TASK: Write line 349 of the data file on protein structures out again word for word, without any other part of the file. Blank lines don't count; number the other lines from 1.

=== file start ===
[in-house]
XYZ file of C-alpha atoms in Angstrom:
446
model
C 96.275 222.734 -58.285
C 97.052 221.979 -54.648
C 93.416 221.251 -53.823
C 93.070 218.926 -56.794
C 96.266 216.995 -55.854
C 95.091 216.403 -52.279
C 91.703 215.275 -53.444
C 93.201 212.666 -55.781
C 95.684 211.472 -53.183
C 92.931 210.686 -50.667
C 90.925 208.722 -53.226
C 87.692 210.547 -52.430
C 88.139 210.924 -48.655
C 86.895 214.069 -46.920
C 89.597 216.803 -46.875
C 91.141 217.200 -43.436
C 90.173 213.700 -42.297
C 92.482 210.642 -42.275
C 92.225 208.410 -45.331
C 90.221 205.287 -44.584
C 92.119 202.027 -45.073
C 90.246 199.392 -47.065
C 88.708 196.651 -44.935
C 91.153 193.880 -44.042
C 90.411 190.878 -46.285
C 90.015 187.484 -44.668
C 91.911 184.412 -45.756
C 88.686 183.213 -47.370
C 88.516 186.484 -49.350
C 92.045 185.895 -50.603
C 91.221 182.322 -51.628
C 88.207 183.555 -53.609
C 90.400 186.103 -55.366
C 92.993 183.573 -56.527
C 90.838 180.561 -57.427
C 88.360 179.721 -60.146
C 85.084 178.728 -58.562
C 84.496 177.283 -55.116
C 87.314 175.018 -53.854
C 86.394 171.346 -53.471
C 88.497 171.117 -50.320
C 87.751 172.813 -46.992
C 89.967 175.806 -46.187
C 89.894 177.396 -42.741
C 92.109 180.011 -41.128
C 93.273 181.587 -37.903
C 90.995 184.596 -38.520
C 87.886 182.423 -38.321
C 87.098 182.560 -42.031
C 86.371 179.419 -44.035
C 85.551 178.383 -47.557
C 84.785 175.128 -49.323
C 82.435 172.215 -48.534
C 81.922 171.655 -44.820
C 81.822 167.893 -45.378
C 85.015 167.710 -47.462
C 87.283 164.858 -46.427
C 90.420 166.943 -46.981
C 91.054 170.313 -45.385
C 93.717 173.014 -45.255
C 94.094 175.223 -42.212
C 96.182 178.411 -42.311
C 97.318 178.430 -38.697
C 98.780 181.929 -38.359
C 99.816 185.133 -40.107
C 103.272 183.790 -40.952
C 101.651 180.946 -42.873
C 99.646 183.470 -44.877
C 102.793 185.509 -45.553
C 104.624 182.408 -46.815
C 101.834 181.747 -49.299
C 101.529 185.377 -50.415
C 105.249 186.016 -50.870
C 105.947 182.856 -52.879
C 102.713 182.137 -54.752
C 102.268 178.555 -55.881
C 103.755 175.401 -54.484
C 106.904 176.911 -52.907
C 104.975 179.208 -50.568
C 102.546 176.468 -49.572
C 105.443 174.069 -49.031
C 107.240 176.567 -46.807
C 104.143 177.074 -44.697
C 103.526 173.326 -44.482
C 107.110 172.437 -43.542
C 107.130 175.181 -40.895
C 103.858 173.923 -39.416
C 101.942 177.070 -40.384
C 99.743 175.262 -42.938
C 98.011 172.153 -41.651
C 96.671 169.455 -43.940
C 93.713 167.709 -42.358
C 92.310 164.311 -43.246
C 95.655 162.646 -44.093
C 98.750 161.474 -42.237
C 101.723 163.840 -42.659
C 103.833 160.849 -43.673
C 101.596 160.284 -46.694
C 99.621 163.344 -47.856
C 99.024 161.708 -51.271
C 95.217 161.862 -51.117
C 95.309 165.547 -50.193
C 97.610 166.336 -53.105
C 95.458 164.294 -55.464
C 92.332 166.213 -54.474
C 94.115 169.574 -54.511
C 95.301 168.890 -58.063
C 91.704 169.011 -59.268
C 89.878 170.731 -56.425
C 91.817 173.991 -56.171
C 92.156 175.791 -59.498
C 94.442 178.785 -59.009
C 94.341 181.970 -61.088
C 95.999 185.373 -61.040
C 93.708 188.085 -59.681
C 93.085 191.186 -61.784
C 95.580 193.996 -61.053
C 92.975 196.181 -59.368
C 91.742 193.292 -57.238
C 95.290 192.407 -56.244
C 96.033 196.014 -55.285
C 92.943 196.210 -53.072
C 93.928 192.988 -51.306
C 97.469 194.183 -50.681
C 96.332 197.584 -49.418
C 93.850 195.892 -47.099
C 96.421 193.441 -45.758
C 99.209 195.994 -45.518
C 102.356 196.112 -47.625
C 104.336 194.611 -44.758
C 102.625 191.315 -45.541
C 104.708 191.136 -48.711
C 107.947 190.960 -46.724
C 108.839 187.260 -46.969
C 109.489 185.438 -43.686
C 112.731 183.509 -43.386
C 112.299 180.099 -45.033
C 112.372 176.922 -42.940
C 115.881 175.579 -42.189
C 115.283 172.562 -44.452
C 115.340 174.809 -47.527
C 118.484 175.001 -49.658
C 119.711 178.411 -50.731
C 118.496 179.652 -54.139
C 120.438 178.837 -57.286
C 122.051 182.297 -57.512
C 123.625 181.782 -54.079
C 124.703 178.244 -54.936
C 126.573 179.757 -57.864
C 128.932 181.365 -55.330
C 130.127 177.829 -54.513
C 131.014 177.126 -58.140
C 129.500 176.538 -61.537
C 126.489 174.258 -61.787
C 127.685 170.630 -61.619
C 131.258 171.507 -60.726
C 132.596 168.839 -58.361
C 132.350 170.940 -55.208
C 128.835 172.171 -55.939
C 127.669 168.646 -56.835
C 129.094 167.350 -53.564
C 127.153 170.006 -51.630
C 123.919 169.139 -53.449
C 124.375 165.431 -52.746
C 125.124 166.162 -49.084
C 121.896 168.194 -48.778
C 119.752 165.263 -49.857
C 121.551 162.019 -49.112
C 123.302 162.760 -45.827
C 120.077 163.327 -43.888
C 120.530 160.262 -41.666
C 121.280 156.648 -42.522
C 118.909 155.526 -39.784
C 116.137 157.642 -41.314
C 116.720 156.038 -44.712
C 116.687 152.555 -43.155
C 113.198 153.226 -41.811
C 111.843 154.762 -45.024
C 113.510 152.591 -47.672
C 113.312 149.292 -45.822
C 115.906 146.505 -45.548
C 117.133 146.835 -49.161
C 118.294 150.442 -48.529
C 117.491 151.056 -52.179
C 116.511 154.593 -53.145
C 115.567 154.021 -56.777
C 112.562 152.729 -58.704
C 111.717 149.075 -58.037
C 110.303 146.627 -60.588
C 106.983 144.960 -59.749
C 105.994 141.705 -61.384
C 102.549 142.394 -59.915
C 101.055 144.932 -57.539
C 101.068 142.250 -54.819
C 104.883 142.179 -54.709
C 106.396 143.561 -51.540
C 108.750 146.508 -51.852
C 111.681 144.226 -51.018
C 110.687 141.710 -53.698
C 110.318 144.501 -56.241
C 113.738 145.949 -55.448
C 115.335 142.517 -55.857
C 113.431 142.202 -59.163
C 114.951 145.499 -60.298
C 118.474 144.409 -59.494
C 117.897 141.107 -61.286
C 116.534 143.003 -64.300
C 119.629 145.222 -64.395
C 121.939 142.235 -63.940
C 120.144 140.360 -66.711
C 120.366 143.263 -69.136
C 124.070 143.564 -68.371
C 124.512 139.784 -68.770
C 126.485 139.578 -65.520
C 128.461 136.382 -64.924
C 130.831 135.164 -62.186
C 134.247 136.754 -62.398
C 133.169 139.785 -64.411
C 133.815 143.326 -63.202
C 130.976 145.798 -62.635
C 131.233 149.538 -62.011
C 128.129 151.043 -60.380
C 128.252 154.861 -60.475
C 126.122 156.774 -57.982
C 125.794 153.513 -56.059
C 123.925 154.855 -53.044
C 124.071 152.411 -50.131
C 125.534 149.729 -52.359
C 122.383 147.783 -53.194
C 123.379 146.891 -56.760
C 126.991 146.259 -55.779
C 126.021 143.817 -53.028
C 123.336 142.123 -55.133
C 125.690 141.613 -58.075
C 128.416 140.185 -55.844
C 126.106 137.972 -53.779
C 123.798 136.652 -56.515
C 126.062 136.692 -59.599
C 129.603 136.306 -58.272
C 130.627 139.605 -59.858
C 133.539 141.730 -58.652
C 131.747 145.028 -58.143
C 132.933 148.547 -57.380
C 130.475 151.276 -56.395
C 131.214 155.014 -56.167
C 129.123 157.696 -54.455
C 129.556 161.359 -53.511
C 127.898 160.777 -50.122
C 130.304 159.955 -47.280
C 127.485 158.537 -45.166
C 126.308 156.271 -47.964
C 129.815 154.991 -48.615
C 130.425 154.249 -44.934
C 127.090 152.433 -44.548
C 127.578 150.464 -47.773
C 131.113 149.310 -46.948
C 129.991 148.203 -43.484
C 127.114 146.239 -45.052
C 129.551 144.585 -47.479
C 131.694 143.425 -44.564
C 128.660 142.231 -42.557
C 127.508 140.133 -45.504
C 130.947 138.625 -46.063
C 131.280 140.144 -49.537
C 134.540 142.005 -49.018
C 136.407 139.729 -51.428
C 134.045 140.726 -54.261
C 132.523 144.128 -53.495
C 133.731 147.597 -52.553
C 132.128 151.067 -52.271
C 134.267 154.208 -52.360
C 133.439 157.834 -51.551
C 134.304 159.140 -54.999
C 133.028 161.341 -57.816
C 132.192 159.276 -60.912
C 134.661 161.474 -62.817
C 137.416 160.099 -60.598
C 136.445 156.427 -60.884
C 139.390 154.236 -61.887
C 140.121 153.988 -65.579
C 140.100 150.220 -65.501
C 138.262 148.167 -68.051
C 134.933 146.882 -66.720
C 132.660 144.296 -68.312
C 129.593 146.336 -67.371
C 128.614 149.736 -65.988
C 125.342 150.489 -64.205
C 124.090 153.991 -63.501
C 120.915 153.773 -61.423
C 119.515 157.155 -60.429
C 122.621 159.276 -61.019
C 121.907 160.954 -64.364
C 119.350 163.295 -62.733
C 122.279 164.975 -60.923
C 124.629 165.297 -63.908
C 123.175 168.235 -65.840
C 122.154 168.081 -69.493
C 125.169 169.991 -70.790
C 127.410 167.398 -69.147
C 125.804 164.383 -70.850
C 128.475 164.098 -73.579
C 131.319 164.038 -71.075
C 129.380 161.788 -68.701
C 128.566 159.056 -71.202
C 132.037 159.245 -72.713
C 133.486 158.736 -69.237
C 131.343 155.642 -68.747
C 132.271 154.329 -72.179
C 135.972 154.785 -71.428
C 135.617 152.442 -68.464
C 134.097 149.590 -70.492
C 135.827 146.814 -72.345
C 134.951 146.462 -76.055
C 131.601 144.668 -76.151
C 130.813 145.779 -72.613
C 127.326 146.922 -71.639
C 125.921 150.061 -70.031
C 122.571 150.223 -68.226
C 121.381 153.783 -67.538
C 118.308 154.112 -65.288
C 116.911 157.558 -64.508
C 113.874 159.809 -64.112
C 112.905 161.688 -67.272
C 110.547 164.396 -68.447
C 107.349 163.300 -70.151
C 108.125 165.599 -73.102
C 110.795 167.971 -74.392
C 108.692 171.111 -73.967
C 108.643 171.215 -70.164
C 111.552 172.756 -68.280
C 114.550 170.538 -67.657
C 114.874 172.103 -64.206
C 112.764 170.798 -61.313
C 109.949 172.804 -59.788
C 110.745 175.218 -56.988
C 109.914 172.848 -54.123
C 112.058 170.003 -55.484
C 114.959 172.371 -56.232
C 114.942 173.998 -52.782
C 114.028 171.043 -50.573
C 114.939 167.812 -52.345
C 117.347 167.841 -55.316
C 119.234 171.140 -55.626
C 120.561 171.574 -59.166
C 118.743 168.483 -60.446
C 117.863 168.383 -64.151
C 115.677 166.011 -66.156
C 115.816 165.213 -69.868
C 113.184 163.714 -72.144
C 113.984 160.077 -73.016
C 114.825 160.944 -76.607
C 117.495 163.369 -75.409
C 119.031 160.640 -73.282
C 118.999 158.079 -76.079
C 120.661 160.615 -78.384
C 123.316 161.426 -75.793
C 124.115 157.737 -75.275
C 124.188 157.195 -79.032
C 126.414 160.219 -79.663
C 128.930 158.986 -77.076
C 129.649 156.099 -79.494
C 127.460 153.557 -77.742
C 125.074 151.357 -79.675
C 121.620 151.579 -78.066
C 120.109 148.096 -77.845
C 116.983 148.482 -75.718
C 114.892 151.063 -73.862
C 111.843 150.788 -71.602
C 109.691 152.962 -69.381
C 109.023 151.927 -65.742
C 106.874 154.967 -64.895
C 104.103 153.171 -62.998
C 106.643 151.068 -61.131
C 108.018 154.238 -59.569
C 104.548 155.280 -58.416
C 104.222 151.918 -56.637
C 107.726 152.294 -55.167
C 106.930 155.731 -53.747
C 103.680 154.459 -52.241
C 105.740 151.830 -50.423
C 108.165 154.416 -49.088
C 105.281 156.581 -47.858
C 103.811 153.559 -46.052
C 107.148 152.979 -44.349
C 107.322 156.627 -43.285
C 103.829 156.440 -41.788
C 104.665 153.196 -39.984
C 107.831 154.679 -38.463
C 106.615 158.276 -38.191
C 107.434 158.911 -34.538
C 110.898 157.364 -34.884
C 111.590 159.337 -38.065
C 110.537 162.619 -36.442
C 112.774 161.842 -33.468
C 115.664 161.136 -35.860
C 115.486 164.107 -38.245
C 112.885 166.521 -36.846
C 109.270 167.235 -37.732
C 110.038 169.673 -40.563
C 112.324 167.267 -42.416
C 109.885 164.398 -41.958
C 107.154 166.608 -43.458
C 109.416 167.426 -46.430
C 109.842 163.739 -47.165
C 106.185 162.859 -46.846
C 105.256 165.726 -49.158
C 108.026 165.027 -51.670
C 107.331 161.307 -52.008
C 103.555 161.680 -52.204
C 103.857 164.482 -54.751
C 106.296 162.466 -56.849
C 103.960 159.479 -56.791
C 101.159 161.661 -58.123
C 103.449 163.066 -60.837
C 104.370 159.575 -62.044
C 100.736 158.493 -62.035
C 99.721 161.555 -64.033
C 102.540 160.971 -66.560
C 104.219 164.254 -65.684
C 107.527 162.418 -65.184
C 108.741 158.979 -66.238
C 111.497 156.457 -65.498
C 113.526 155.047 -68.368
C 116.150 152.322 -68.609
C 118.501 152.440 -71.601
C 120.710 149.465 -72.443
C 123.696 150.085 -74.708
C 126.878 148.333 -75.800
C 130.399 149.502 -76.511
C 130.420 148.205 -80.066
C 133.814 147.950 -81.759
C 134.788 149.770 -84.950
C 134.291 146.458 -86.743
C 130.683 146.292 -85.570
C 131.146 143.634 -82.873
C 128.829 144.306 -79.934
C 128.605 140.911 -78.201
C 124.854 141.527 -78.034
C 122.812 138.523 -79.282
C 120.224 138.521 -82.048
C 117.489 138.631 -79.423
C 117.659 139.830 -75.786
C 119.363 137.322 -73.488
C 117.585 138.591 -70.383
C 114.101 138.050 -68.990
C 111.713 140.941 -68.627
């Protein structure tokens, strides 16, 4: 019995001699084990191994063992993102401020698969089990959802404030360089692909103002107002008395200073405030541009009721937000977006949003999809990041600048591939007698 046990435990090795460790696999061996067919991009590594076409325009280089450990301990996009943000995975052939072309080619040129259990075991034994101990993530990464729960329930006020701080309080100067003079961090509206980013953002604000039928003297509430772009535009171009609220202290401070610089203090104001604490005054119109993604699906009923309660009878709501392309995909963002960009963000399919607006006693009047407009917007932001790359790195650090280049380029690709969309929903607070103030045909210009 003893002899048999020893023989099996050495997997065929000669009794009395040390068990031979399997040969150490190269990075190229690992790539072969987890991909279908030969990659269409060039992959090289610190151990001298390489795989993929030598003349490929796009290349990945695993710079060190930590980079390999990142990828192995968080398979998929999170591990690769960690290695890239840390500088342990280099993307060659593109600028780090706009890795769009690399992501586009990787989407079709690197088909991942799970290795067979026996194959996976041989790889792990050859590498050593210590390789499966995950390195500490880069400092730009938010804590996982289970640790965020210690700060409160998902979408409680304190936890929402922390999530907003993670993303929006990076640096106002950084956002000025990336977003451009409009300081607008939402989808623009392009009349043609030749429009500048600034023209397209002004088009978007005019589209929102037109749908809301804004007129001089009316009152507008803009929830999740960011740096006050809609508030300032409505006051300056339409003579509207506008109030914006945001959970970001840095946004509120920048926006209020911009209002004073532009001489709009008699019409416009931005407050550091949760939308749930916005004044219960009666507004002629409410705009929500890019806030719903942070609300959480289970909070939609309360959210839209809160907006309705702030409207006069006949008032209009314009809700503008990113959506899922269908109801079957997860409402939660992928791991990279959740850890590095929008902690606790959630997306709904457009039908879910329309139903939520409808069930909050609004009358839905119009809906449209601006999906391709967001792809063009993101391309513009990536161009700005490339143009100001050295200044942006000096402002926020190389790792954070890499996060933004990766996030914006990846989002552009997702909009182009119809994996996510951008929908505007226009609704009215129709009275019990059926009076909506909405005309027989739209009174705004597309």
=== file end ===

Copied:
C 118.743 168.483 -60.446